This is a CD only compilation around the music and arts symposium The Meridian Crossings that took place in Plzeň, Czech Republic in 1995. It is a varied release containing Czech folk musician Pavel Fajt, a.o. known of the amazing Czech group Dunaj, Cellist Vojtěch Havel who also did many ethereal folk and avant-garde world music soundscapes with his wife Irena Havlová and also many more improvisation musicians from the country I know less about.

Then present on here is English Rock In Opposition hero Tim Hodgkinson, known ofcourse as member of the pioneering RIO band Henry Cow. Also Dutch and Scandinavian artists are compiled (like Ad van Buuren) with art-installation sounds and improvisation pieces. Drummer Jim Meneses is also featured on the compilation, who played in the Berlin based band Stan Red Fox which I posted before on the blog. Lastly present here is Australian sound-art poetess Amanda Stewart.

The Meridian Crossings is a nice historical sound document of a manifestation of experimental music. A moment in which people from different countries exchanged musical talent in a post-socialist country that always had a very strong experimental underground scene in which music played a pivotal role. Within Eastern Europe, Czech Republic was always musically ahead with legendary groups like The Plastic People of The Universe, DG307 or Extempore. Their sounds concealed critical politics, poetry, art and philosophy in a context of the darker realms of folk and progressive rock experimentation to fight repression and to share state-forbidden information in order to uplift generations of people who were fighting to change the system. On The Meridian Crossings we can hear a new time that is still rooted in this past, but already merging with a global contemporary art-world representing a new transnational unity through the serious but also light-hearted musical avant-garde.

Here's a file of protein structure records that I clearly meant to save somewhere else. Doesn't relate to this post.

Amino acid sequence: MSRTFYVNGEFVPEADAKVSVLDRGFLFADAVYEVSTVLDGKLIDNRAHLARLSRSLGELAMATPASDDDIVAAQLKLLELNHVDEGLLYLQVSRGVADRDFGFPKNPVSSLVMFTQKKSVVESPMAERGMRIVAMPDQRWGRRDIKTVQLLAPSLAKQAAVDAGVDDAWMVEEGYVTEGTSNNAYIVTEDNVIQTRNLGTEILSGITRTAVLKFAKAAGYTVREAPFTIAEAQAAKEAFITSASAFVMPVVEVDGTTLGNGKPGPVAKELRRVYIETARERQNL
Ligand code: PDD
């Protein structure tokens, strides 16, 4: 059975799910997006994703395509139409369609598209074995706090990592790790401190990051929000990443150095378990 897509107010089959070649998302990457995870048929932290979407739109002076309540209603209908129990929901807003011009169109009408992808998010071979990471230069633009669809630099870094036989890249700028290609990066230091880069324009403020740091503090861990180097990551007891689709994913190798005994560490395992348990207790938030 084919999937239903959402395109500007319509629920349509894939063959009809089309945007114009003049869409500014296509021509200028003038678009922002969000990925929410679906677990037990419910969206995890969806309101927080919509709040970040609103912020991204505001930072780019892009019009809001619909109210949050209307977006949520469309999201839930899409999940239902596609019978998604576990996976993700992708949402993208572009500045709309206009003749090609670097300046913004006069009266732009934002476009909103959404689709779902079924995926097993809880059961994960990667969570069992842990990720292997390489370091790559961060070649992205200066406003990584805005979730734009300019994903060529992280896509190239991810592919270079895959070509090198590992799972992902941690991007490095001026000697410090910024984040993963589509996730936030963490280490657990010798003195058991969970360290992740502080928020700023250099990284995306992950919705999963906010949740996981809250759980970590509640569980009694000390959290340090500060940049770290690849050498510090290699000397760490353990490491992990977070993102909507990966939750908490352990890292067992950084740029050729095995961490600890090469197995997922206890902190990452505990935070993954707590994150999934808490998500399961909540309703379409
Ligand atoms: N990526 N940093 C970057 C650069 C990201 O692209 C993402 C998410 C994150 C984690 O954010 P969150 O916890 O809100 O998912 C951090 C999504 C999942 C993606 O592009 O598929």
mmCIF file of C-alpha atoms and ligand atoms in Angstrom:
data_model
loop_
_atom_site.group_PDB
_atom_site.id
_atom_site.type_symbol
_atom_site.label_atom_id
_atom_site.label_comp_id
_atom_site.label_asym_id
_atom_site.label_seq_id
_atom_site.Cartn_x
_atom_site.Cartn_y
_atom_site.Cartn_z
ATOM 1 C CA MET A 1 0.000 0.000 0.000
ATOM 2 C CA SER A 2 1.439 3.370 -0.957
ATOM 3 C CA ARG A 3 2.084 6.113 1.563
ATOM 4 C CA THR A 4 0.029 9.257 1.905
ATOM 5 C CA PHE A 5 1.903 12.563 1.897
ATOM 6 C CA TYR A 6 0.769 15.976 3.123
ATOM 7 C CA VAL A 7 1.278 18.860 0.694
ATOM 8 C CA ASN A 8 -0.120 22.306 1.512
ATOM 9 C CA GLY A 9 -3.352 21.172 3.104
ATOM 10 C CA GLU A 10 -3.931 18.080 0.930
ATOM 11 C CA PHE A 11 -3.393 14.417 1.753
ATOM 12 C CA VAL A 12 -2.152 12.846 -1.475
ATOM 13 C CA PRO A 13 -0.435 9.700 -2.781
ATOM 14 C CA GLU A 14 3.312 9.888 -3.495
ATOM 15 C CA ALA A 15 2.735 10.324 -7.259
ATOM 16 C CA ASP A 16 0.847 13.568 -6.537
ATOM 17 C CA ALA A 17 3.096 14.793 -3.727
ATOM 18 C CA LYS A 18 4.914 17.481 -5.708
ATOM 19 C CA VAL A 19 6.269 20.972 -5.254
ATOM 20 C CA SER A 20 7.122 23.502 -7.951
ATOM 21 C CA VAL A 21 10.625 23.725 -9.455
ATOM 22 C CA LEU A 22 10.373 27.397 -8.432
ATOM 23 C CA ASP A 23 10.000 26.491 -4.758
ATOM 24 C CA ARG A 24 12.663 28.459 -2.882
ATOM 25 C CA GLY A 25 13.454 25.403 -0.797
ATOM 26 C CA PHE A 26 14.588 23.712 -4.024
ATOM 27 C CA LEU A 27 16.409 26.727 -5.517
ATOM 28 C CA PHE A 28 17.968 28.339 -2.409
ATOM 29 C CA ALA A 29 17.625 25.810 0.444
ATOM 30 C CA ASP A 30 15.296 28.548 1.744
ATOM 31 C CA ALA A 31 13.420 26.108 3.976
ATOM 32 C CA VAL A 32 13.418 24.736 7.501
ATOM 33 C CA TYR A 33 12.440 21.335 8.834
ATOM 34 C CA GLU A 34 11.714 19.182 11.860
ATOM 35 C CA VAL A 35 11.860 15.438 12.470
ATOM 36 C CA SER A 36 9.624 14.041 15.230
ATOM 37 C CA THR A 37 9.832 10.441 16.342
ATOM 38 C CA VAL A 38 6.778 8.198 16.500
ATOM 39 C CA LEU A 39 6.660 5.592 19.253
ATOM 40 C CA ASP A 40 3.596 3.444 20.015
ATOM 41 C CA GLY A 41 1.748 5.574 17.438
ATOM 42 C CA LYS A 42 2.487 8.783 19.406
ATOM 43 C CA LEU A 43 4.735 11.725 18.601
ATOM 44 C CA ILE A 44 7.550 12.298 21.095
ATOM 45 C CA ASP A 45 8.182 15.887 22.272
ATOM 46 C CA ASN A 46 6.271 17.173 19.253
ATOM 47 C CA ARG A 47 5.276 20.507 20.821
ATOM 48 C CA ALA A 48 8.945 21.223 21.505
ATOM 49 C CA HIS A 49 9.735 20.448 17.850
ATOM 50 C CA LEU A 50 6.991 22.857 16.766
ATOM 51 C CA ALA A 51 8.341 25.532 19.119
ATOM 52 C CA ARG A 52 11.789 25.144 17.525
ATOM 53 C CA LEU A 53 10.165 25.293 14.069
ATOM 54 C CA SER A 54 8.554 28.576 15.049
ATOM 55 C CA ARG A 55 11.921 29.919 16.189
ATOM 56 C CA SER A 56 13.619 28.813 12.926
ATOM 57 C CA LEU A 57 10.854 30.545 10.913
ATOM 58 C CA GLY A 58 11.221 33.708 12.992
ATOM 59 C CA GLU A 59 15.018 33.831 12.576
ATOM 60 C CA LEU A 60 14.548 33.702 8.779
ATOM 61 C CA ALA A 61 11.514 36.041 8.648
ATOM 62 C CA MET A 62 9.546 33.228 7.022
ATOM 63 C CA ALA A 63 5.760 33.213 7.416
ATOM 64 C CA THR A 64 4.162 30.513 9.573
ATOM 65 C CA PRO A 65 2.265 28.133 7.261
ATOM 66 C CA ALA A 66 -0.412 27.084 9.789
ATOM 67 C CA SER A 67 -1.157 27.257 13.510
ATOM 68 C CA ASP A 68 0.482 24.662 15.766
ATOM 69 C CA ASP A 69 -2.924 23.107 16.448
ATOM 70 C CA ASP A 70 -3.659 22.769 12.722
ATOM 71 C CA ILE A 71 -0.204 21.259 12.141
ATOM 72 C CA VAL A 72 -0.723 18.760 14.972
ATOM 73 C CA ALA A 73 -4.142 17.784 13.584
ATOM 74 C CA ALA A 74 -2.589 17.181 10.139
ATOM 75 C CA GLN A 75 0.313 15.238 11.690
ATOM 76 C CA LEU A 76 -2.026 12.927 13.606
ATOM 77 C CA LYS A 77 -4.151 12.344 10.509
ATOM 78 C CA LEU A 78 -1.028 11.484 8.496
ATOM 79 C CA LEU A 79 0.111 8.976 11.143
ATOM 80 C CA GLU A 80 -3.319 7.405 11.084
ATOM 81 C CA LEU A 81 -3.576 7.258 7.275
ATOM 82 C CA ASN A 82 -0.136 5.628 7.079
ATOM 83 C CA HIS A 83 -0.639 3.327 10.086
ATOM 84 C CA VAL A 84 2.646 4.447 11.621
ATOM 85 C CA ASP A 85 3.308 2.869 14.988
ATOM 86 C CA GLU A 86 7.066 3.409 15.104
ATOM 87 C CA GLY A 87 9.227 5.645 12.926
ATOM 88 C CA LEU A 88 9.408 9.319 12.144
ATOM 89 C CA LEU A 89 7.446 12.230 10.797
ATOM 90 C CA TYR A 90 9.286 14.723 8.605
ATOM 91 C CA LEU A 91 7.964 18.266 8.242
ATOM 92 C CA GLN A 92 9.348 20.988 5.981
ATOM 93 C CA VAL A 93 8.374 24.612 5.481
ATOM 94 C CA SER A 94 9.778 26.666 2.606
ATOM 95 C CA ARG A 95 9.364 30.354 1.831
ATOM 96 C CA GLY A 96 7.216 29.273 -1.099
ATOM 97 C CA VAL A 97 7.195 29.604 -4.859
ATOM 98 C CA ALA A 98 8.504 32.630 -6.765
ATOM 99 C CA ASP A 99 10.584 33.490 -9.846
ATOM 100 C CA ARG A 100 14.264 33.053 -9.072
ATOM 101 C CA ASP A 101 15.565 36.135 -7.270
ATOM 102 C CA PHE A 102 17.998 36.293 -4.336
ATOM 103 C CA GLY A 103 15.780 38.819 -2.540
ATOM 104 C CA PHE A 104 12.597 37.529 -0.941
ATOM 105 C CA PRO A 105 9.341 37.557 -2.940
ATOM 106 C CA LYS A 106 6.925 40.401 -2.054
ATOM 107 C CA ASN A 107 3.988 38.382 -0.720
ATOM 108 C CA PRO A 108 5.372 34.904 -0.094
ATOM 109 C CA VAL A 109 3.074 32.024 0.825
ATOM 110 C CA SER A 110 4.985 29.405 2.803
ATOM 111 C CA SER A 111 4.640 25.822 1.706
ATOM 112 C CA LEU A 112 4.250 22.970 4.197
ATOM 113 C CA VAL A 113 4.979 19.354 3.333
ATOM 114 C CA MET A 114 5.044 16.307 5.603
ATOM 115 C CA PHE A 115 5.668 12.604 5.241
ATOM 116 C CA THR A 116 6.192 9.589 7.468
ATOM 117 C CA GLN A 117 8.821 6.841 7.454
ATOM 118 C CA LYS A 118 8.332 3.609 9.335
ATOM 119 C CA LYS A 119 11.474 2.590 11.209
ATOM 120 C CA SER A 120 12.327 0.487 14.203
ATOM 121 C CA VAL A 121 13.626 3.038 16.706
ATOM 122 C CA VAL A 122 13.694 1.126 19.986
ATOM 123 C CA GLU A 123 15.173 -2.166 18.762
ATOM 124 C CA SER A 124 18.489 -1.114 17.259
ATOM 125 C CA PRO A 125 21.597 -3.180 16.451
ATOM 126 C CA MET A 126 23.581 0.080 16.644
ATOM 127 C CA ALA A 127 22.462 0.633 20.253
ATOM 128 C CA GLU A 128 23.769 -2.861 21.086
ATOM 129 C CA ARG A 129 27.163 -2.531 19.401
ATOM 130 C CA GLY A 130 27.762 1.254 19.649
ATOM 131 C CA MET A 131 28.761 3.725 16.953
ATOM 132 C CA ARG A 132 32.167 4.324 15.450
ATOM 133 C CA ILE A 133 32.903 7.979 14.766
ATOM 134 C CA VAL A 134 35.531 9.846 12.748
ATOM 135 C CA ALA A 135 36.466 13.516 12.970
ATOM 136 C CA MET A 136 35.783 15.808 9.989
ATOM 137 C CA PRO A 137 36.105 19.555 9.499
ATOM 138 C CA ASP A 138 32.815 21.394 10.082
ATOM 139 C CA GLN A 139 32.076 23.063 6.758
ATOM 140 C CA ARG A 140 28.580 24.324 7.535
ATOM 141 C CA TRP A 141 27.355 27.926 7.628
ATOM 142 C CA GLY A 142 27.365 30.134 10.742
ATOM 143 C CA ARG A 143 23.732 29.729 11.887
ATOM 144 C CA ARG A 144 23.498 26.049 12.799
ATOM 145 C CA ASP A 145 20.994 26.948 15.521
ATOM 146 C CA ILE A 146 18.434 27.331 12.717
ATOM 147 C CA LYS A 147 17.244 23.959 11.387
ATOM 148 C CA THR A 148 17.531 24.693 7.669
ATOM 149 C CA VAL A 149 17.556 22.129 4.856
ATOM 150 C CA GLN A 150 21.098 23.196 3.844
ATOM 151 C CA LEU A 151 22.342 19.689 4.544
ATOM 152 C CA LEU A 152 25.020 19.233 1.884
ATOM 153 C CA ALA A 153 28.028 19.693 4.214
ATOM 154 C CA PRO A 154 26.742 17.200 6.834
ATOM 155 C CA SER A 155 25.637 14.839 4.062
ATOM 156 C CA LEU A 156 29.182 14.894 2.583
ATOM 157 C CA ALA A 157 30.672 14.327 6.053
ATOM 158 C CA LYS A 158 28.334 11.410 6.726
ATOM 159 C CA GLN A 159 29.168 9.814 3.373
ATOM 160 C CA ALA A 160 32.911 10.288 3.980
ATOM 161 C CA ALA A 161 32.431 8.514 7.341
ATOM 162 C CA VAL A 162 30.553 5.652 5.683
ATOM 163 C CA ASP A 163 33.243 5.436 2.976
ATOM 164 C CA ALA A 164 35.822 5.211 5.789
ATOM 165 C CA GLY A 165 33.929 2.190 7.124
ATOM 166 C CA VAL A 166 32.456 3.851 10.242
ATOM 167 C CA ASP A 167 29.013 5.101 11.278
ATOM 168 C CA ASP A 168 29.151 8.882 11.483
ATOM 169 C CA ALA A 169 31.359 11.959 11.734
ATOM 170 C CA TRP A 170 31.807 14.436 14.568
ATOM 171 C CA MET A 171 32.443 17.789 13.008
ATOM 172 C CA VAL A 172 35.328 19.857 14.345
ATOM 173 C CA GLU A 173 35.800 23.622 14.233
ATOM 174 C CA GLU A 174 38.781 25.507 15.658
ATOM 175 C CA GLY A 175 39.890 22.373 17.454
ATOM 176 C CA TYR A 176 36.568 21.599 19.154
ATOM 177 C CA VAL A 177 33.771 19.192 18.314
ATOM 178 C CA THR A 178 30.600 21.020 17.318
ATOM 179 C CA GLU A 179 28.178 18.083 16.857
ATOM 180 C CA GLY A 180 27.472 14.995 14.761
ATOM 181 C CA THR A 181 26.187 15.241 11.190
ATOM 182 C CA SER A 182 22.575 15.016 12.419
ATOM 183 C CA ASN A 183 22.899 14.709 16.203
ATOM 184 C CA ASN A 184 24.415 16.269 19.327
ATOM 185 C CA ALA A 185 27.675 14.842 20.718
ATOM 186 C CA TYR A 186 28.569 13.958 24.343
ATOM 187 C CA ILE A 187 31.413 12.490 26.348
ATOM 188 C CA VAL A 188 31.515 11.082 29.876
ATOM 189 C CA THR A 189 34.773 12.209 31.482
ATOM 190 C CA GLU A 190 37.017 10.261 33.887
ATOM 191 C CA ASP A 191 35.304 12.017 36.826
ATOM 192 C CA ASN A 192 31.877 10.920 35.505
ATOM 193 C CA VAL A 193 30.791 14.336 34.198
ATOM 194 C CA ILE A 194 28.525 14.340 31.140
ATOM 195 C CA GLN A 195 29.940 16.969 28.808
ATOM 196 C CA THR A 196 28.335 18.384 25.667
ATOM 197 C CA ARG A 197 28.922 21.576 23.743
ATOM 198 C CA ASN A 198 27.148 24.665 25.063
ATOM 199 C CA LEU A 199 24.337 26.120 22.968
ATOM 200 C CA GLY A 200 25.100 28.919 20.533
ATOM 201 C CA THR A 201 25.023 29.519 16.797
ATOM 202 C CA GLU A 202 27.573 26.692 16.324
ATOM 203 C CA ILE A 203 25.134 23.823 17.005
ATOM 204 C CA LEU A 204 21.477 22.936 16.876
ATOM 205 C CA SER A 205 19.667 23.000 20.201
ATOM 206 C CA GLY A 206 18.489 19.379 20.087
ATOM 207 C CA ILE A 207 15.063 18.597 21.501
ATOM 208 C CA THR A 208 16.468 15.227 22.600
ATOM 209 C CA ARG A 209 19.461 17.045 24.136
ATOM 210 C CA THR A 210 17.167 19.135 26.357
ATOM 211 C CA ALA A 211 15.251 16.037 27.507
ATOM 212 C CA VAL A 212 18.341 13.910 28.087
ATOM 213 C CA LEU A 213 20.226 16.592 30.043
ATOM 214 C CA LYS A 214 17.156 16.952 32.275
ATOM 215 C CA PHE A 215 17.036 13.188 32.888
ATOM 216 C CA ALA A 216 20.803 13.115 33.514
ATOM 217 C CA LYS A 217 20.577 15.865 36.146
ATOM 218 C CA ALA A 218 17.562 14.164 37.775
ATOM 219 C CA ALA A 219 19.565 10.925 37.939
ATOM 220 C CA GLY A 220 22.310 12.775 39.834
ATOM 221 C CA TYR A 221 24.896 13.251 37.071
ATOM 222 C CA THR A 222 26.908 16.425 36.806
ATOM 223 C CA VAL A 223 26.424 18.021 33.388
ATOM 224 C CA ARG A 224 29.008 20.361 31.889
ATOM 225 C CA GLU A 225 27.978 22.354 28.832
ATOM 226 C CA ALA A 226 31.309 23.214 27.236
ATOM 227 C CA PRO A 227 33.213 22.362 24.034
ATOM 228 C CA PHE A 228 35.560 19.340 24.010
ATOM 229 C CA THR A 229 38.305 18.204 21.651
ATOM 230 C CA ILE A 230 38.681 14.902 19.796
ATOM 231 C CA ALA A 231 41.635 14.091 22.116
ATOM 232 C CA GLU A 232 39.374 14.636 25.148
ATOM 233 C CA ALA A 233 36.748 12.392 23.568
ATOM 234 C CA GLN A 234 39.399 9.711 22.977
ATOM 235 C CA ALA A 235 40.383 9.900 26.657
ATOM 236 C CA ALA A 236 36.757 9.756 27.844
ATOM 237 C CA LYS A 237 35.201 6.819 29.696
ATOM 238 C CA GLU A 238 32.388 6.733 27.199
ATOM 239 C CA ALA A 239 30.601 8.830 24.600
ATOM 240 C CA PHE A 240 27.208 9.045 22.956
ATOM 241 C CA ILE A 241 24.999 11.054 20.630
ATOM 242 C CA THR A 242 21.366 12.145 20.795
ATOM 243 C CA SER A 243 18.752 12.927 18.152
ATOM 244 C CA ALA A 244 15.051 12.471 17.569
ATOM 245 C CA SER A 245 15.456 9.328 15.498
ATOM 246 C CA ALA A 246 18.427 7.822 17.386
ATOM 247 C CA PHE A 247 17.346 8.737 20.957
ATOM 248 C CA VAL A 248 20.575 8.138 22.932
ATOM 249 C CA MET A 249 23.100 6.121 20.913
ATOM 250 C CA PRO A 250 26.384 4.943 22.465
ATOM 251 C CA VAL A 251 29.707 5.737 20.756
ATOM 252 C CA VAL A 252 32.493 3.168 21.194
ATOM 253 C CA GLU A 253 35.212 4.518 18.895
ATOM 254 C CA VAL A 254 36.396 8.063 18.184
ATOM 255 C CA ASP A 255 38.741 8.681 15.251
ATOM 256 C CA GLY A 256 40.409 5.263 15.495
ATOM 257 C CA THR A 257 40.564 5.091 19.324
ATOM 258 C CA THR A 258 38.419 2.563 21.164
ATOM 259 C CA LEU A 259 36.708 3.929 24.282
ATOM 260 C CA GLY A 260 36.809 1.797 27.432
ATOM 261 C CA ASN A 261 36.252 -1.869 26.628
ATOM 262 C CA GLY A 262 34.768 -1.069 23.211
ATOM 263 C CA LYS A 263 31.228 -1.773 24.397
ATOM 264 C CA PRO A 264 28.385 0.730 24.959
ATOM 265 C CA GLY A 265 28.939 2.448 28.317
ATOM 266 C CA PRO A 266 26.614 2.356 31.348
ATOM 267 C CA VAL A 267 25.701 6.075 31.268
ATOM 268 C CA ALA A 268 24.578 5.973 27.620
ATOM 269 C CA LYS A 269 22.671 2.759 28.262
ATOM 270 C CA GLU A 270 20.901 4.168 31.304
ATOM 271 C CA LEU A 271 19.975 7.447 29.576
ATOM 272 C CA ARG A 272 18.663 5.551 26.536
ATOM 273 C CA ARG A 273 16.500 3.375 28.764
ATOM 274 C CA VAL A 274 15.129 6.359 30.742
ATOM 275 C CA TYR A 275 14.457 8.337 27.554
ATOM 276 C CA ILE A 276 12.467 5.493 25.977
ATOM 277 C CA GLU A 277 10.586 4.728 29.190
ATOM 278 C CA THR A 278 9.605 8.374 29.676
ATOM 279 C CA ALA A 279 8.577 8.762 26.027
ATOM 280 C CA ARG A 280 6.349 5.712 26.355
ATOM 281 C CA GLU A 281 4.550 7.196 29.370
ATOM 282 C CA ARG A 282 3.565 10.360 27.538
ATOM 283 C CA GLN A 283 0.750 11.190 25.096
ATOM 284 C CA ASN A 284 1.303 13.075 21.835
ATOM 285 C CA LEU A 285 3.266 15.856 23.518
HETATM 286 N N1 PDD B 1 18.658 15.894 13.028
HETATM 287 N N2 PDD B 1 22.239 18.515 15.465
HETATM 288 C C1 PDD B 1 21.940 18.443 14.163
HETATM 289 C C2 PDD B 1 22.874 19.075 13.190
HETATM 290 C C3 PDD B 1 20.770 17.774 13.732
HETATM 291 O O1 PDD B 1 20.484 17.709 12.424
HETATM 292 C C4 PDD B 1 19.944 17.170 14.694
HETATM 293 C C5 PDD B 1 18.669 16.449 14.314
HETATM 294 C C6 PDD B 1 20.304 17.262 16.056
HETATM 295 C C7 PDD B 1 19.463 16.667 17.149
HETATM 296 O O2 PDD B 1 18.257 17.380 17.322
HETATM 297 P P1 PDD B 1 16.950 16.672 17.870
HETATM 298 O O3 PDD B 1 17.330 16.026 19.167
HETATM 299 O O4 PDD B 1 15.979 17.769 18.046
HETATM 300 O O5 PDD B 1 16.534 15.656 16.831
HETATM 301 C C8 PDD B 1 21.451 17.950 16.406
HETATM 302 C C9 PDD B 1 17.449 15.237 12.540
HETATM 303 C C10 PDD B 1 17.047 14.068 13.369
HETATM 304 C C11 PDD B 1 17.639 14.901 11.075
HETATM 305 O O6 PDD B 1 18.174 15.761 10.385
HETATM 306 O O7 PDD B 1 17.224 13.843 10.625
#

Get it HERE

Sunday, 25 November 2018

Down With People - Same -1990- (LP, Circularphile Records/Nadirean Extensions), US


Down With People was an experimental art rock outfit from Rochester, New York that consisted of Jan Cermak (voice, clarinet percussion), Jack Schaefer (guitar), Zeppi (Bass), John Grieco (drums), Brad Watson (violin), Dan Schelley (bassoon), Steve Peck (trombone) and Carl German (organ).